Chateaubriand's memoirs, XXVIII, 9

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XXVIII, 8 << Chateaubriand's memoirs >> XXVIII, 10

Mémoires d'Outre-tombe

Book XXVIII, chapter 9
I refuse the pension the Minister of State wishes to pay me – The Greek Committee – Monsieur Molé’s note – A letter from Canaris to his son – Madame Récamier sends me an extract from another letter – My complete works

When they drove me from government, they did not give me my pension as a Minister of State; and I did not claim it; but Monsieur de Villèle, following a remark of the King’s, decided to despatch a fresh pension certificate to me via Monsieur de Peyronnet. I rejected it. Either I had the right to my former pension, or I did not: in the former case, I did not require a new certificate; in the latter, I did not wish to owe my pension to the President of the Council.

The Hellenes shook of their yoke: a Greek committee was formed in Paris of which I made one. The committee met at Monsieur Ternaux’s, in the Place des Victories. The members of the society would arrive in succession at the debating chamber. General Sebastiani would declare, as soon as he was seated, that it was a shocking business; he would elaborate endlessly: which displeased our energetic president Monsieur Ternaux, who was happy to manufacture shawls for Aspasia, but would not waste his time on her. Monsieur Fabvier’s speeches made the committee suffer; he grumbled at us a great deal; he held us responsible for what did not take place according to his views, it was we who failed to win the battle at Marathon. I devoted myself to Greek independence: it seemed to me like fulfilling a filial duty towards one’s mother. I wrote a Note on Greece; I addressed myself to the successors of the Russian Emperor, as I had addressed myself to the Emperor in person at Verona. The Note was printed and then reprinted at the front of the Itinerary.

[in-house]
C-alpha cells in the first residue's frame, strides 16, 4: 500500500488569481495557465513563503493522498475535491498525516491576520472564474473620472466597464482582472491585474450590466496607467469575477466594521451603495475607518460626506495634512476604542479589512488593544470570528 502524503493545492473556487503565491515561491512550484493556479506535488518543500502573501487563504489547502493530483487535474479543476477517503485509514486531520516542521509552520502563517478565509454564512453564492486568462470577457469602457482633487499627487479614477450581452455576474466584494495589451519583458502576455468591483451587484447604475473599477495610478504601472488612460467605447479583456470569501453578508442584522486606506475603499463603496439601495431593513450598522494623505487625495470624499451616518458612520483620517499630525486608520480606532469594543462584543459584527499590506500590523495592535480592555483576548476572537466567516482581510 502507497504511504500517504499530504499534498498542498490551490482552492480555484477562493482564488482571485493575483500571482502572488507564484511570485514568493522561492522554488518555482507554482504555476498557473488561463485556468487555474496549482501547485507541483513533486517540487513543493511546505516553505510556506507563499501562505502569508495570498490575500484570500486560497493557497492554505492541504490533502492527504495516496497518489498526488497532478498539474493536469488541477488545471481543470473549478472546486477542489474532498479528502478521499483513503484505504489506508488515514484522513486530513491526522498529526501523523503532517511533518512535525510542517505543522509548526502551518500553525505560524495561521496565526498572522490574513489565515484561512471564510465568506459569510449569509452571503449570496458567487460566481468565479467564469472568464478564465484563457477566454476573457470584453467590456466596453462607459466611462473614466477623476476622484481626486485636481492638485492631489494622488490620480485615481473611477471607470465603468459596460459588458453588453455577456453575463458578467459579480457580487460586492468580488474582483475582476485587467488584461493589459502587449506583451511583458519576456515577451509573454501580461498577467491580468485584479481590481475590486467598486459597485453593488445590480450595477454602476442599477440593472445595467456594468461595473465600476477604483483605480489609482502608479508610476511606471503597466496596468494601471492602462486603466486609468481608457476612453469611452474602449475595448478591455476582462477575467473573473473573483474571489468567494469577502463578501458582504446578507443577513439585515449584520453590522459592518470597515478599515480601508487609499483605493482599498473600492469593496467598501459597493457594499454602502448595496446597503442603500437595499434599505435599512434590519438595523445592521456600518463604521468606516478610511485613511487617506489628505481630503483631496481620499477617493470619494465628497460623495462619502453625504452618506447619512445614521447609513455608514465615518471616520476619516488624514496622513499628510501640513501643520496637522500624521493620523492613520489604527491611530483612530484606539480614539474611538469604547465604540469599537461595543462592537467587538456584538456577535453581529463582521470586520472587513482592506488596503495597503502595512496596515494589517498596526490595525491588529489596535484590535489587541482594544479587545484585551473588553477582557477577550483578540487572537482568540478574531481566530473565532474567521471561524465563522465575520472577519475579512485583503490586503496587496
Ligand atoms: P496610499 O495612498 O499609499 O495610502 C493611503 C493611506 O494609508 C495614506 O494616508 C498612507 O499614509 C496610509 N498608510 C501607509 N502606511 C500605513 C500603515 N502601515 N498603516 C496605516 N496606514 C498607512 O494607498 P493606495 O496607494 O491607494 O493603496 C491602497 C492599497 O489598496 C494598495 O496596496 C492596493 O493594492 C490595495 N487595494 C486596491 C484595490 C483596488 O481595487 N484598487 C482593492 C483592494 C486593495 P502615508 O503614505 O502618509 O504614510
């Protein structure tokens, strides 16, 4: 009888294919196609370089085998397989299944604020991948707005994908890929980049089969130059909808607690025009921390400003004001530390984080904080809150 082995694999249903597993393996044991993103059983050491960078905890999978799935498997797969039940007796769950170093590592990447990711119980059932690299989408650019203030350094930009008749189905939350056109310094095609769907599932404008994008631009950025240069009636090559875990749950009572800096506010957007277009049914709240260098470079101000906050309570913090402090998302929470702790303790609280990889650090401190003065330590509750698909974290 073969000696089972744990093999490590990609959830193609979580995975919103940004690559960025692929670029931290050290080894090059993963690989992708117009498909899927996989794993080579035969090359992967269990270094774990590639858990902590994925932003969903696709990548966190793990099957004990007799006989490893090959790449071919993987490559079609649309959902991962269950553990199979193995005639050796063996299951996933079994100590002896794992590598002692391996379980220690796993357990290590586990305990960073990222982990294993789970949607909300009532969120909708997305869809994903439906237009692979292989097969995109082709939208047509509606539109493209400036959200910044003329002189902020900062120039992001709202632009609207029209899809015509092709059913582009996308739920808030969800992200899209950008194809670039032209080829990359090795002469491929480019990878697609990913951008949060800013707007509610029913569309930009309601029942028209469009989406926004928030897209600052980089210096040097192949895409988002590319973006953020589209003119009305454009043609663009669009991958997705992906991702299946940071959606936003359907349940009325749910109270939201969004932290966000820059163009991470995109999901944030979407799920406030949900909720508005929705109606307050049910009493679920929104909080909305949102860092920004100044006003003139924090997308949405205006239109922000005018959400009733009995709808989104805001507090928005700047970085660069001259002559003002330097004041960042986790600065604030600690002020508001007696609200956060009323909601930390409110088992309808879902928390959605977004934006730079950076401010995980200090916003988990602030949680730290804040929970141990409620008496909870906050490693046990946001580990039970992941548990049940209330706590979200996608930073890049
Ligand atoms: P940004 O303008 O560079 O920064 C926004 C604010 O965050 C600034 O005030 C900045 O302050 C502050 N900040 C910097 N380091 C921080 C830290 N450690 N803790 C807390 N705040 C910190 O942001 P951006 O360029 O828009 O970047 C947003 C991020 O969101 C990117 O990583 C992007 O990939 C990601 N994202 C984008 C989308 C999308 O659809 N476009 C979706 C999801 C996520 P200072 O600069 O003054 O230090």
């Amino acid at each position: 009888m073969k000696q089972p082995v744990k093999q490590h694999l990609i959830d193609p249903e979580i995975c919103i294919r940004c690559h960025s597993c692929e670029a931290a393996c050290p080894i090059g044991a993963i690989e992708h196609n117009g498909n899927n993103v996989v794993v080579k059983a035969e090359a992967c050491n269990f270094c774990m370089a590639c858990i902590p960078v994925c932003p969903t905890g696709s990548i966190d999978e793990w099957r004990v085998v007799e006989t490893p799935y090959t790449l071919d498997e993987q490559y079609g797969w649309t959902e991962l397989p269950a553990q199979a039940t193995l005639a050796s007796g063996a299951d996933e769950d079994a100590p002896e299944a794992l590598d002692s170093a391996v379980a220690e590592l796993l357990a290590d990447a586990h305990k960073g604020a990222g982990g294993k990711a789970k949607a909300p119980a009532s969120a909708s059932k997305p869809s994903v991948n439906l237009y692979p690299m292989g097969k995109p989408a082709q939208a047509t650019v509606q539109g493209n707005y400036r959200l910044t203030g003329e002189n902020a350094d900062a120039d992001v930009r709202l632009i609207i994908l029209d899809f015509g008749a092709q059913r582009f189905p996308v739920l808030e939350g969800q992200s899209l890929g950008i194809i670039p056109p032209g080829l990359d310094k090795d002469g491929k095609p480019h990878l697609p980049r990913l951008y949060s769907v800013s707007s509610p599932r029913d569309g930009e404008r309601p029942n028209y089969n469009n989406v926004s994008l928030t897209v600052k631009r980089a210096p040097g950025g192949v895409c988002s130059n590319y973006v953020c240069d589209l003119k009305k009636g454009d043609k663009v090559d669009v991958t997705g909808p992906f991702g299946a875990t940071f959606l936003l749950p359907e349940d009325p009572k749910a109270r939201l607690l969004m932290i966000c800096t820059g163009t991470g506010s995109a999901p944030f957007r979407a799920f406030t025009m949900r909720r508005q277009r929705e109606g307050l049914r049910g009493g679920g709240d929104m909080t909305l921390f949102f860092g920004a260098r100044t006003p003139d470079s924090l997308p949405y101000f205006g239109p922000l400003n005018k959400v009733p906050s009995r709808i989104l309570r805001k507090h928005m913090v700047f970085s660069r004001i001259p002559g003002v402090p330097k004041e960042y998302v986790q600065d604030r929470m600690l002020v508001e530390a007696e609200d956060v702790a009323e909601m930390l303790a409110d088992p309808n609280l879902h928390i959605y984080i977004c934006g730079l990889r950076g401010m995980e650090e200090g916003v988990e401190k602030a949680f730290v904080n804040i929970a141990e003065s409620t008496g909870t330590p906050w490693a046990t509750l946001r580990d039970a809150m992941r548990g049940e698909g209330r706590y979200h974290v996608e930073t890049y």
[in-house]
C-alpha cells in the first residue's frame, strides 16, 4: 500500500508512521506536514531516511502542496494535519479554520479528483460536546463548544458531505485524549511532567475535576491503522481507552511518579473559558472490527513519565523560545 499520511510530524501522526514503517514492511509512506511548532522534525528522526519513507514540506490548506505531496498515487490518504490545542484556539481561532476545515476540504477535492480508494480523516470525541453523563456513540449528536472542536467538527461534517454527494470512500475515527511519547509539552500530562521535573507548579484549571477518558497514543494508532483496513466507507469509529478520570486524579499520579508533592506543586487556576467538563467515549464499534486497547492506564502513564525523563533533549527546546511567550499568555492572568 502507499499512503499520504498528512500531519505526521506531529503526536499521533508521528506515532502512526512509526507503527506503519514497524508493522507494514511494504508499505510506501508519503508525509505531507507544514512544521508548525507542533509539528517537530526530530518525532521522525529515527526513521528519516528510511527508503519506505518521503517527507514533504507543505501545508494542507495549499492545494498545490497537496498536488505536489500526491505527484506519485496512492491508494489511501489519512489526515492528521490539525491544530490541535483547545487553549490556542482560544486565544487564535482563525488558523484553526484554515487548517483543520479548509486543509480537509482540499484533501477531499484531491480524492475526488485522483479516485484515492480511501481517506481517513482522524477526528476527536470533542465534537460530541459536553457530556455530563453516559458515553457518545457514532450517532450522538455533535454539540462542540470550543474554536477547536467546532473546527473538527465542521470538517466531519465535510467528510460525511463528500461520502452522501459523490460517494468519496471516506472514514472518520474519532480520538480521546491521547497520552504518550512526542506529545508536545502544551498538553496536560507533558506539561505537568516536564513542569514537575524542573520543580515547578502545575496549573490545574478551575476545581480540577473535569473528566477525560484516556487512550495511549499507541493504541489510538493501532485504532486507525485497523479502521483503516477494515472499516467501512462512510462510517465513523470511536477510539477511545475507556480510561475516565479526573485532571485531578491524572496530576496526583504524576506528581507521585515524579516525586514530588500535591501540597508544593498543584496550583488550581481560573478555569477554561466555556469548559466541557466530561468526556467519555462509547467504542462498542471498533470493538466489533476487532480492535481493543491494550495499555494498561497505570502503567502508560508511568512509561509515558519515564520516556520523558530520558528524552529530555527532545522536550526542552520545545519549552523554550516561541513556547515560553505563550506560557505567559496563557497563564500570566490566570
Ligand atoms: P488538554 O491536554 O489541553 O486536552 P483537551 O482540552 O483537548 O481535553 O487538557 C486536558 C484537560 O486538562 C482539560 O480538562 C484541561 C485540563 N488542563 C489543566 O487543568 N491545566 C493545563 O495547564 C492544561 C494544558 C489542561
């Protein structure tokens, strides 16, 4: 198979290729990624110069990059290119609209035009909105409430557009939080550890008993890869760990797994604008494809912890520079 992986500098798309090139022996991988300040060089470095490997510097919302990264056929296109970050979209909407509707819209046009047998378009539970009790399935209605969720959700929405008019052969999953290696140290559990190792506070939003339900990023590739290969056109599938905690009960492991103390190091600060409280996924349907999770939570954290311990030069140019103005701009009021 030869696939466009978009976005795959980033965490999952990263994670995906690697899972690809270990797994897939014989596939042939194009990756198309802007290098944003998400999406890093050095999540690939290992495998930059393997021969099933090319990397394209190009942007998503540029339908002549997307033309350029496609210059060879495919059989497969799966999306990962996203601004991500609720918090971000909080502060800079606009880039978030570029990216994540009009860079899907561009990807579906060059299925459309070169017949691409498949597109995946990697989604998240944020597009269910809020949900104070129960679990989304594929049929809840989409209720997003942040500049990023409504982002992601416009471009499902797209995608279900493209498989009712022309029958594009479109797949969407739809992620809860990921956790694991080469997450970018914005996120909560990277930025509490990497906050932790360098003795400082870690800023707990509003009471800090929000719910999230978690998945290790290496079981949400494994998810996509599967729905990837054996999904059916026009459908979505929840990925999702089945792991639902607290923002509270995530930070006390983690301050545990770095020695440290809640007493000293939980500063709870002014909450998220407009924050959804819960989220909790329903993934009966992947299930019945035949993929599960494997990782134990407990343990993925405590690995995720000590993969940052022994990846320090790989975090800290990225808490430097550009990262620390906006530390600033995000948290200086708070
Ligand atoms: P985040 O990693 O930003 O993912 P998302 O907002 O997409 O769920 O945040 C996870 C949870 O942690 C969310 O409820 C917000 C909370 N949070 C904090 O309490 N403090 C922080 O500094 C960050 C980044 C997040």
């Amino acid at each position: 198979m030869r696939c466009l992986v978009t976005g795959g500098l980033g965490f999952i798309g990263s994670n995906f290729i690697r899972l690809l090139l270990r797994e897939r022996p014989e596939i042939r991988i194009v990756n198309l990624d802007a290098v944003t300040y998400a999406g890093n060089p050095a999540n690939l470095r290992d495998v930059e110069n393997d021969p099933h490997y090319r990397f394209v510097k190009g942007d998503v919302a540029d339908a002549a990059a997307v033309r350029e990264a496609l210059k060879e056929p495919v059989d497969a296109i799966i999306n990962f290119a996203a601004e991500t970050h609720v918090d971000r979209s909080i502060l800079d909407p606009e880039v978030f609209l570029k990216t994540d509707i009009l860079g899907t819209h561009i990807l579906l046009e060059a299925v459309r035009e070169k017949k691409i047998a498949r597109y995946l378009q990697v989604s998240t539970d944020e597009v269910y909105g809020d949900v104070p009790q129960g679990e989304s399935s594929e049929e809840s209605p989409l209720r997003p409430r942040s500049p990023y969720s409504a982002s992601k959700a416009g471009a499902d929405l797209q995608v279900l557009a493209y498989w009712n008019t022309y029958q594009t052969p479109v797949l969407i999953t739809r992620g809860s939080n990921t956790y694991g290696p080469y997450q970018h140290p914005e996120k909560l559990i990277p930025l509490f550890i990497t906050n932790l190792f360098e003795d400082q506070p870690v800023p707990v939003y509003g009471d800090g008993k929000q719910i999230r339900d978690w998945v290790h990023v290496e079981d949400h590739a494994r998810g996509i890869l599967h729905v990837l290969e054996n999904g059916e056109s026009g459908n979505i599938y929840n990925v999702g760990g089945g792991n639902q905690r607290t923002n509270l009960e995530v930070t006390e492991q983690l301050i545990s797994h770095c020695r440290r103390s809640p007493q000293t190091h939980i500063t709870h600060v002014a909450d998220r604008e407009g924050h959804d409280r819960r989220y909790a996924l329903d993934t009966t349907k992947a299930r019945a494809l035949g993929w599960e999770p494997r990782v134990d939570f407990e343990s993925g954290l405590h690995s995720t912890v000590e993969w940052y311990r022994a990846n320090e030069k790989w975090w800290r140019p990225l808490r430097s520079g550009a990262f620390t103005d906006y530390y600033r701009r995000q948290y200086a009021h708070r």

I worked for the same cause in the Chamber of Peers, in order to stir the body politic into life. This note of Monsieur de Molé’s reveals the obstacles I encountered and the round-about methods I was forced to employ:

‘You will find us all ready tomorrow, at the opening session, to follow your lead. I am going to write to Lainé if I cannot find him. It is only necessary for him to allow for the phrasing concerning the Greeks; but be careful they do not counter your move by restricting any amendments and, rulebook in hand, refuse you. They may suggest lodging your proposal with the bureau: you could do that as well, after saying all you need to say. Pasquier happens to be quite unwell, and I fear he will not be on his feet tomorrow. As for a vote, we will have one. What will do better still is the arrangement you have made with your booksellers. It is a fine thing to restore by means of it all that the injustice and ingratitude of men has taken from us.
Yours for life,